Companies Switching To Intermodal Transport Must Clear Up These Questions
Posted on: 22 February 2017Share
If your company is switching from one form of shipping to intermodal trucking and shipping, such as through a place like First Star Logistics, you have to clear up some questions to ensure your goods don't encounter delays. As your goods travel from ship to rail to truck or to another form of transportation, having these questions settled will let you concentrate on other business issues and not whether your goods will arrive in good shape.
Ensuring No Defects
In intermodal transport, your goods have to be loaded into a container that will work with all forms of transport. One problem truck drivers often encounter is finding they're supposed to pick up containers that turn out to have some structural defects. If the truck driver can escape the notice of the local highway patrol and truck inspection stations, those defects might not matter. But if law enforcement finds the container that is now on the truck is not considered safe to use on the road, that could delay your shipping.
Always ask the intermodal company you're working with about how they ensure their containers are usable for all forms of transportation. Ask them how they handle delays in which the truck driver spots a problem before attaching the container to his or her truck; the driver should refuse to carry a defective container, but you want to hear that confirmed by the company.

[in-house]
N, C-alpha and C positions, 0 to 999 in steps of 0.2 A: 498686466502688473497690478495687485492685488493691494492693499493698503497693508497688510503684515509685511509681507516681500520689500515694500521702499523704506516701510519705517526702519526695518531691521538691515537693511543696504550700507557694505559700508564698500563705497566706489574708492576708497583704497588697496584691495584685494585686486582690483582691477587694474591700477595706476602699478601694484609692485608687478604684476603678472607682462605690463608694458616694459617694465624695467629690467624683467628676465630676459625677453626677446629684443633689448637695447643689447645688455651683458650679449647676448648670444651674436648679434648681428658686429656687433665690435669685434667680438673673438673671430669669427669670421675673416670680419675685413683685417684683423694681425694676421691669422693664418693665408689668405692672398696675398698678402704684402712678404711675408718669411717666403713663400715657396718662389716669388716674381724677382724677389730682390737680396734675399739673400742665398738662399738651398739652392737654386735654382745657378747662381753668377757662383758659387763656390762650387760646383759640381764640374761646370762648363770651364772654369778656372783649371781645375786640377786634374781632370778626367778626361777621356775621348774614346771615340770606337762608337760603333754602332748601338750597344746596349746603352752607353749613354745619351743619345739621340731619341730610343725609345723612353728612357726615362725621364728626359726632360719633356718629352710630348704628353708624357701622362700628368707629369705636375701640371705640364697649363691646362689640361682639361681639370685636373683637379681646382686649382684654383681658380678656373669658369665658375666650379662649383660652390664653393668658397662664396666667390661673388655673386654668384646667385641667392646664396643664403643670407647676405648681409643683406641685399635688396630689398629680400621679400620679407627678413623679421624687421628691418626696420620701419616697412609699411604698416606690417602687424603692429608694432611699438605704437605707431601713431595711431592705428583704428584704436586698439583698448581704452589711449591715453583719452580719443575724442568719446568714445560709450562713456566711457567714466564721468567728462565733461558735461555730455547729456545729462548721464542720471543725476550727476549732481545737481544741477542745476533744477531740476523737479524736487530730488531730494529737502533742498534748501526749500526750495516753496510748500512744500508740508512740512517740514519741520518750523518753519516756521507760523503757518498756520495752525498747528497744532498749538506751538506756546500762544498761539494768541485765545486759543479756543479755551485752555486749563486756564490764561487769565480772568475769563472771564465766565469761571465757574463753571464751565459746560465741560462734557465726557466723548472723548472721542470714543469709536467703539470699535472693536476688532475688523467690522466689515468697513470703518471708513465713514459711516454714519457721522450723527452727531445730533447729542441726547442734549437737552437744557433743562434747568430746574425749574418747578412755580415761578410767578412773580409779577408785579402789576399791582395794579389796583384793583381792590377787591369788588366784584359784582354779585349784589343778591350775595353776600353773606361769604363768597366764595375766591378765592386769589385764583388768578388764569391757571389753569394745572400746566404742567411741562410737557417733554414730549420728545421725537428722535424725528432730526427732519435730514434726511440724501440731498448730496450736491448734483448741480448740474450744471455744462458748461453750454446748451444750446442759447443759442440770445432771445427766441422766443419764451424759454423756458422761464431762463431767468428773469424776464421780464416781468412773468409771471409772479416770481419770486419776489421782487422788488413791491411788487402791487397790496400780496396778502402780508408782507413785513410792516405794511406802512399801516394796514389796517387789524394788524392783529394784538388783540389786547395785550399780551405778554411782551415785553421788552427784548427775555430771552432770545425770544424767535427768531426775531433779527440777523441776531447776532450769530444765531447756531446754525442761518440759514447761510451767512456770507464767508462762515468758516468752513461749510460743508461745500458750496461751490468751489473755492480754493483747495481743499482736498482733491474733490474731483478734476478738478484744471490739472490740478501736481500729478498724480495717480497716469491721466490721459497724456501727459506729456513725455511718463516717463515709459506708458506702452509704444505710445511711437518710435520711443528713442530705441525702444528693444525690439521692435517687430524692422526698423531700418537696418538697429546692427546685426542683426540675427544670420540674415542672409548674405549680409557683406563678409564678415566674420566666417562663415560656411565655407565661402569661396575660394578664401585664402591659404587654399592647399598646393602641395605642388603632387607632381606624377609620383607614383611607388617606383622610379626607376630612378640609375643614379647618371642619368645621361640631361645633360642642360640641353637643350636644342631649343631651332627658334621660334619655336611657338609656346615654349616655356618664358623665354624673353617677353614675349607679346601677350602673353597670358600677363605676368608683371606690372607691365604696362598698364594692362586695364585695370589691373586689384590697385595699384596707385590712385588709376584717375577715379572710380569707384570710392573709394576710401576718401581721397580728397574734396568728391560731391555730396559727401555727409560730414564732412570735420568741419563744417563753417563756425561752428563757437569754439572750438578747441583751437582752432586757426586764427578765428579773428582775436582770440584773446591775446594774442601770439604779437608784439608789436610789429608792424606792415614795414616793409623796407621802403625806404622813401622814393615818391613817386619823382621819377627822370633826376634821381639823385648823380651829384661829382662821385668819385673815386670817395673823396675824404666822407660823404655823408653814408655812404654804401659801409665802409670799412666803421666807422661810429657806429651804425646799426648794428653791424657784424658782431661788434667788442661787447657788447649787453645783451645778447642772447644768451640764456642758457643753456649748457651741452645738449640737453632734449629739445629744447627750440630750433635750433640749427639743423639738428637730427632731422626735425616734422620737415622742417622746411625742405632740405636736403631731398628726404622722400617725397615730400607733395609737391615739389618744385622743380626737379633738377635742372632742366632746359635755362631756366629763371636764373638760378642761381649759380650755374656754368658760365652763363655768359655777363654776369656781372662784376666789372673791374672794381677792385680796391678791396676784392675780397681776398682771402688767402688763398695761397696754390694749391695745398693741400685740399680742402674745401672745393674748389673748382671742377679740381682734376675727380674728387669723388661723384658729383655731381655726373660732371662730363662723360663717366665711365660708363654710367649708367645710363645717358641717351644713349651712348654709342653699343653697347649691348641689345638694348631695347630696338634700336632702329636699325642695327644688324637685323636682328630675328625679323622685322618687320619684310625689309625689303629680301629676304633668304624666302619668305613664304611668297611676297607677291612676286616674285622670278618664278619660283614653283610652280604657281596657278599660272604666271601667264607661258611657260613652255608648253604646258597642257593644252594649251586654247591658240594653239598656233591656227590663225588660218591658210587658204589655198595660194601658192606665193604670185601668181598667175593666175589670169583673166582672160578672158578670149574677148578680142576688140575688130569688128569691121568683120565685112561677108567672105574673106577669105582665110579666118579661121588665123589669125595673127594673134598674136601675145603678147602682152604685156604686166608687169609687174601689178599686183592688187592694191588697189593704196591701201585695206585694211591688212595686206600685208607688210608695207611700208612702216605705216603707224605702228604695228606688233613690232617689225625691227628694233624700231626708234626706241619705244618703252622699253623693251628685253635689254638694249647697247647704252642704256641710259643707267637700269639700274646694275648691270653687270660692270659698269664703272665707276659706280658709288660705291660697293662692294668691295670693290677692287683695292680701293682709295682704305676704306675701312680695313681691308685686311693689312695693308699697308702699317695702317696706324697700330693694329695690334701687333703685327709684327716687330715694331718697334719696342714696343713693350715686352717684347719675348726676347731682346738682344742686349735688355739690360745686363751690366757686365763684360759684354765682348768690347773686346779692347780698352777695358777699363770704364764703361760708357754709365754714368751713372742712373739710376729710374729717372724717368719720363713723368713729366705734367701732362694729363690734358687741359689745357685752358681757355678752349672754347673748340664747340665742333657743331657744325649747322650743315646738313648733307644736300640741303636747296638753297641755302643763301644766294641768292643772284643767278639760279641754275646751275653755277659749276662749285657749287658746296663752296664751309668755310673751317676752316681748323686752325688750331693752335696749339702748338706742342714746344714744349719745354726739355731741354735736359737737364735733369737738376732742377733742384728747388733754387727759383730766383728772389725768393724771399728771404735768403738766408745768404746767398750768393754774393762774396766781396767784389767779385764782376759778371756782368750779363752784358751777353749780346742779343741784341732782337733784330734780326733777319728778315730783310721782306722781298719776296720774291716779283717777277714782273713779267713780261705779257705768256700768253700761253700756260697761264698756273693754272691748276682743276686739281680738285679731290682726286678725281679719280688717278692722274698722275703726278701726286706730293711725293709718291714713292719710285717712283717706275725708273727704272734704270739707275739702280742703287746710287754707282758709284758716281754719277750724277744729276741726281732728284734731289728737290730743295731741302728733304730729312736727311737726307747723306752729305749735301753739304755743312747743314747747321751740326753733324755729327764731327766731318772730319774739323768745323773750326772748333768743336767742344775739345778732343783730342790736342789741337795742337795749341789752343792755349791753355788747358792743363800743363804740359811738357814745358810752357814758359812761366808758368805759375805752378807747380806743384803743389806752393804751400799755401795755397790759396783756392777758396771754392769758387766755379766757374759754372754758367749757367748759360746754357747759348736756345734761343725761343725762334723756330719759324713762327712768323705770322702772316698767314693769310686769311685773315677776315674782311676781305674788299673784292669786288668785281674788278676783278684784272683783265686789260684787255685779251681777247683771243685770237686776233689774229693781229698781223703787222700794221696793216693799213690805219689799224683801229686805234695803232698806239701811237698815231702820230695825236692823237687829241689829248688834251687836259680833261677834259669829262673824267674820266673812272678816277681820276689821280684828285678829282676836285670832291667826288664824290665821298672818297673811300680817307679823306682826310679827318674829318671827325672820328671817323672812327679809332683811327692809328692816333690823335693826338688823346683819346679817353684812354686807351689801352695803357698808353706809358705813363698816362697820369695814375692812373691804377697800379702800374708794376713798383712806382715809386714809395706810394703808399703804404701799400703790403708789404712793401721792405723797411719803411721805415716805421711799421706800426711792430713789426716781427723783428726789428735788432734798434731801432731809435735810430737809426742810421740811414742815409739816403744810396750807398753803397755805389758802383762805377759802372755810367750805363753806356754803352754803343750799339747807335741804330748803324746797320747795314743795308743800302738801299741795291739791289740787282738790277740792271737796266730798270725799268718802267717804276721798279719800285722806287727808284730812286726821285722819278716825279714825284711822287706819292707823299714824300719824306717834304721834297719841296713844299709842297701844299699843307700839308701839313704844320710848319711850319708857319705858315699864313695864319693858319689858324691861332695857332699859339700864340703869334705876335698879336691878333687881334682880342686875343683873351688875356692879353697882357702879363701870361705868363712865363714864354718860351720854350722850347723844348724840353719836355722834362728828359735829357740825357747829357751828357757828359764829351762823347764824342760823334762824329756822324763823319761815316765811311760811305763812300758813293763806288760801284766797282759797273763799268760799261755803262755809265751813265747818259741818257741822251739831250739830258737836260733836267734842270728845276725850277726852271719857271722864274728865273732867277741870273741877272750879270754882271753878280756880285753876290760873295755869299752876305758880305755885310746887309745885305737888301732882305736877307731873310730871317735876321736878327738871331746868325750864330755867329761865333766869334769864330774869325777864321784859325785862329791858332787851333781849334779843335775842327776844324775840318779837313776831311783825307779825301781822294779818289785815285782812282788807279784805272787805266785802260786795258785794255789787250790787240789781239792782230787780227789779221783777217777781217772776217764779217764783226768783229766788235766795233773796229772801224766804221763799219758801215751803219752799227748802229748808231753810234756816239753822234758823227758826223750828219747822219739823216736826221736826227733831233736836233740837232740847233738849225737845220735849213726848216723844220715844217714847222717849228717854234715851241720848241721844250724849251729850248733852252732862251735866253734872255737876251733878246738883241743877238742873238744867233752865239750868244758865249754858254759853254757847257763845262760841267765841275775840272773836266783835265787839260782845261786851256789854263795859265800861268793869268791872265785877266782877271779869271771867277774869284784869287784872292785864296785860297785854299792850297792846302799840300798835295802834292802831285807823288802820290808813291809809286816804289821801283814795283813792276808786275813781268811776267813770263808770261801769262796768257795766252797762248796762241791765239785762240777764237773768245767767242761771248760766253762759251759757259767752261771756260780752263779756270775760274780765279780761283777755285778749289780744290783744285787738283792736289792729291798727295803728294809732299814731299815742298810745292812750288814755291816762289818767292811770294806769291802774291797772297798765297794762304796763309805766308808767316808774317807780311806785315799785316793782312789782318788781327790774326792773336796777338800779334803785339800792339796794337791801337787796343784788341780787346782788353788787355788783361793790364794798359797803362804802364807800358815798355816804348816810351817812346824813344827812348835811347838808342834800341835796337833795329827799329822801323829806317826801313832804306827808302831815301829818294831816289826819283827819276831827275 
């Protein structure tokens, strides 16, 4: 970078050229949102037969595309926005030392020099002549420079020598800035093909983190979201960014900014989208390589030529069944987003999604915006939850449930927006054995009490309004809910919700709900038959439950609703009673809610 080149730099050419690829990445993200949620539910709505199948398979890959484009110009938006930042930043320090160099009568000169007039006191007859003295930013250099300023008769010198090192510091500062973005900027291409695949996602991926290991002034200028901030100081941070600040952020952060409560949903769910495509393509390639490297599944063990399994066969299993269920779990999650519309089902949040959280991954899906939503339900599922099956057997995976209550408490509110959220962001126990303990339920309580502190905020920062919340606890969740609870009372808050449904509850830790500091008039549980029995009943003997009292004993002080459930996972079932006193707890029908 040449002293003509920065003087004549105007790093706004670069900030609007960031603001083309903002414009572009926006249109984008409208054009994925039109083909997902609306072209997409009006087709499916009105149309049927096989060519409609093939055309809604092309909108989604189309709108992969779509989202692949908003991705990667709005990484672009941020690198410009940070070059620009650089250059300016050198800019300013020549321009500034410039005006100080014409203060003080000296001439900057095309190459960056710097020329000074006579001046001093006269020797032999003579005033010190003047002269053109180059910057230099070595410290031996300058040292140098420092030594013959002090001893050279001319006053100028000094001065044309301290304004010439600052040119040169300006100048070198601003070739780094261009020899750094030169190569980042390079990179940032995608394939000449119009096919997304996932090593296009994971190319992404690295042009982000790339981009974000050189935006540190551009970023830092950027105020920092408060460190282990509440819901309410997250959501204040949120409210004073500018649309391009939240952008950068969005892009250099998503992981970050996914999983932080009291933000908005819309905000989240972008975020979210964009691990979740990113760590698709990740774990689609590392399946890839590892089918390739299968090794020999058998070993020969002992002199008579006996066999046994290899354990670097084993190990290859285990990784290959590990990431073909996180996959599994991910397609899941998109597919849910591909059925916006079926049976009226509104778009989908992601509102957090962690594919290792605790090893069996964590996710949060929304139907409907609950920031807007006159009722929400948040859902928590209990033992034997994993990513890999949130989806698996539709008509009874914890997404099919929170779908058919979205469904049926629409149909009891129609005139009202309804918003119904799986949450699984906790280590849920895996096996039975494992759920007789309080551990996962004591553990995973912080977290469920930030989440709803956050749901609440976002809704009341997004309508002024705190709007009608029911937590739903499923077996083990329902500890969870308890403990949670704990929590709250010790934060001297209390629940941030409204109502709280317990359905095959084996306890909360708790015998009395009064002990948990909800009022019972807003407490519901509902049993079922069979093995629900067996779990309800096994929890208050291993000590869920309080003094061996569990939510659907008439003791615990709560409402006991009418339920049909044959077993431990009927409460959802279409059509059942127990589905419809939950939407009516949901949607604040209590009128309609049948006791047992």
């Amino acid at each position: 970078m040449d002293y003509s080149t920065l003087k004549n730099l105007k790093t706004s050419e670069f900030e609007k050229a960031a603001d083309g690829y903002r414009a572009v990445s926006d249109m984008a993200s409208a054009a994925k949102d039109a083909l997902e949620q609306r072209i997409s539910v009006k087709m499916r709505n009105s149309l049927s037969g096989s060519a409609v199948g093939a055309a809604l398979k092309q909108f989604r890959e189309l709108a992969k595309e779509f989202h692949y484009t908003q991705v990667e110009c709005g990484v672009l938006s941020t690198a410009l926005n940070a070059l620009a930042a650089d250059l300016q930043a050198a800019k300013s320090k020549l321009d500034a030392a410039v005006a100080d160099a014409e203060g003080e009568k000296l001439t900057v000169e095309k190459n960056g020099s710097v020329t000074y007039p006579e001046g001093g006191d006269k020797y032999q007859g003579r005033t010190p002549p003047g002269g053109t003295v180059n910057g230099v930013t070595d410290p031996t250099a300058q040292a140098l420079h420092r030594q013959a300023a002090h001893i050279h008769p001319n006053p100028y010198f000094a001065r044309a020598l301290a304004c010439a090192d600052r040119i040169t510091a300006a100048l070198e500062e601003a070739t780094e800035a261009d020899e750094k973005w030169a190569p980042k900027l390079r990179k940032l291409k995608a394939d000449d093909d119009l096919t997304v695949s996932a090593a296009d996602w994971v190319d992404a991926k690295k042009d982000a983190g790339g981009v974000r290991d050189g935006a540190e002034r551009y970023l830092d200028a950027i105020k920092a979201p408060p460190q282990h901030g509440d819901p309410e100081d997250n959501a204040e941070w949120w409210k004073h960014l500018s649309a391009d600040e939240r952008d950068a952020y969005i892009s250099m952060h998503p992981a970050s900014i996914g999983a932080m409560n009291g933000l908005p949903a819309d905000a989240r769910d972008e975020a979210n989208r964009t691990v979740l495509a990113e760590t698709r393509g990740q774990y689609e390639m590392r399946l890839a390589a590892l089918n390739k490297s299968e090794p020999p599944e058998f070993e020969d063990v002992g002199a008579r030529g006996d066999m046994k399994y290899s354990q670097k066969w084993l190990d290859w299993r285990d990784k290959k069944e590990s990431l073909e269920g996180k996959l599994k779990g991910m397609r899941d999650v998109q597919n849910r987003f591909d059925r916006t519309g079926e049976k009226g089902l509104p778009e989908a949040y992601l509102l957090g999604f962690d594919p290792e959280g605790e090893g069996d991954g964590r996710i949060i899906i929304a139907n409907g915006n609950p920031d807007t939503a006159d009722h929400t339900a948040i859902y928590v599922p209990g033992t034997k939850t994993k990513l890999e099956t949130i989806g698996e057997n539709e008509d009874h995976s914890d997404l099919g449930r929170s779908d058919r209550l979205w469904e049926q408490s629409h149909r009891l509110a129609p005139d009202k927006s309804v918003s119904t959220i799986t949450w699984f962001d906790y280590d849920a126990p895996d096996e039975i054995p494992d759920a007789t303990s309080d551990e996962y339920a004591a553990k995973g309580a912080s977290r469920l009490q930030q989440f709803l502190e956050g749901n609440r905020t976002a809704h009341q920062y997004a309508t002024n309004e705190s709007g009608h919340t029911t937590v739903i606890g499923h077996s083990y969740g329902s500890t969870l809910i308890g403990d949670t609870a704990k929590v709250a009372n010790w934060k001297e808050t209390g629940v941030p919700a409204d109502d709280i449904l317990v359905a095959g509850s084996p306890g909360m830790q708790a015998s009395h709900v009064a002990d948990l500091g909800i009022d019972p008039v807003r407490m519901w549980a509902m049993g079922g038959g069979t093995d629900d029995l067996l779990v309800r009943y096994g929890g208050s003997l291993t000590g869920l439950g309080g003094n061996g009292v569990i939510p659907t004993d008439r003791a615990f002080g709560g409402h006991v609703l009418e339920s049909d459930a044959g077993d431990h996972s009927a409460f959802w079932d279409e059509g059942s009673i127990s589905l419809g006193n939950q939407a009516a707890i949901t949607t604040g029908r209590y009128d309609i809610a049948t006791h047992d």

Depending on where your cargo is landing in the country, the intermodal company's trucks may not be able to pick it up if the trucks don't meet local standards. For example, in 2012, the Port of Long Beach in California banned older truck models, ones from 2006 and earlier, as a way to control pollution at the port. If your chosen intermodal company has to pick something up from the Port of Long Beach, then, the trucks have to be 2007 models or newer. Verify that the company is aware of regulations like these and has the fleet necessary to meet these requirements.
Contract or Spot Pricing
Another issue is pricing. If you're looking at switching long-term to intermodal transport, you have the option of going with spot pricing, or one-off prices per trip, and contract pricing, in which you pay a level fee each month for service. The drawback to a contract is that if spot prices drop, you'll be paying more with a contract than you would have with a spot price. Yet contracts protect you from sudden price rises, so look at how many trips you think you'll be doing via intermodal transport.
Intermodal trucking companies know new customers will have a lot of questions. Be sure you get a chance to ask yours before choosing a company.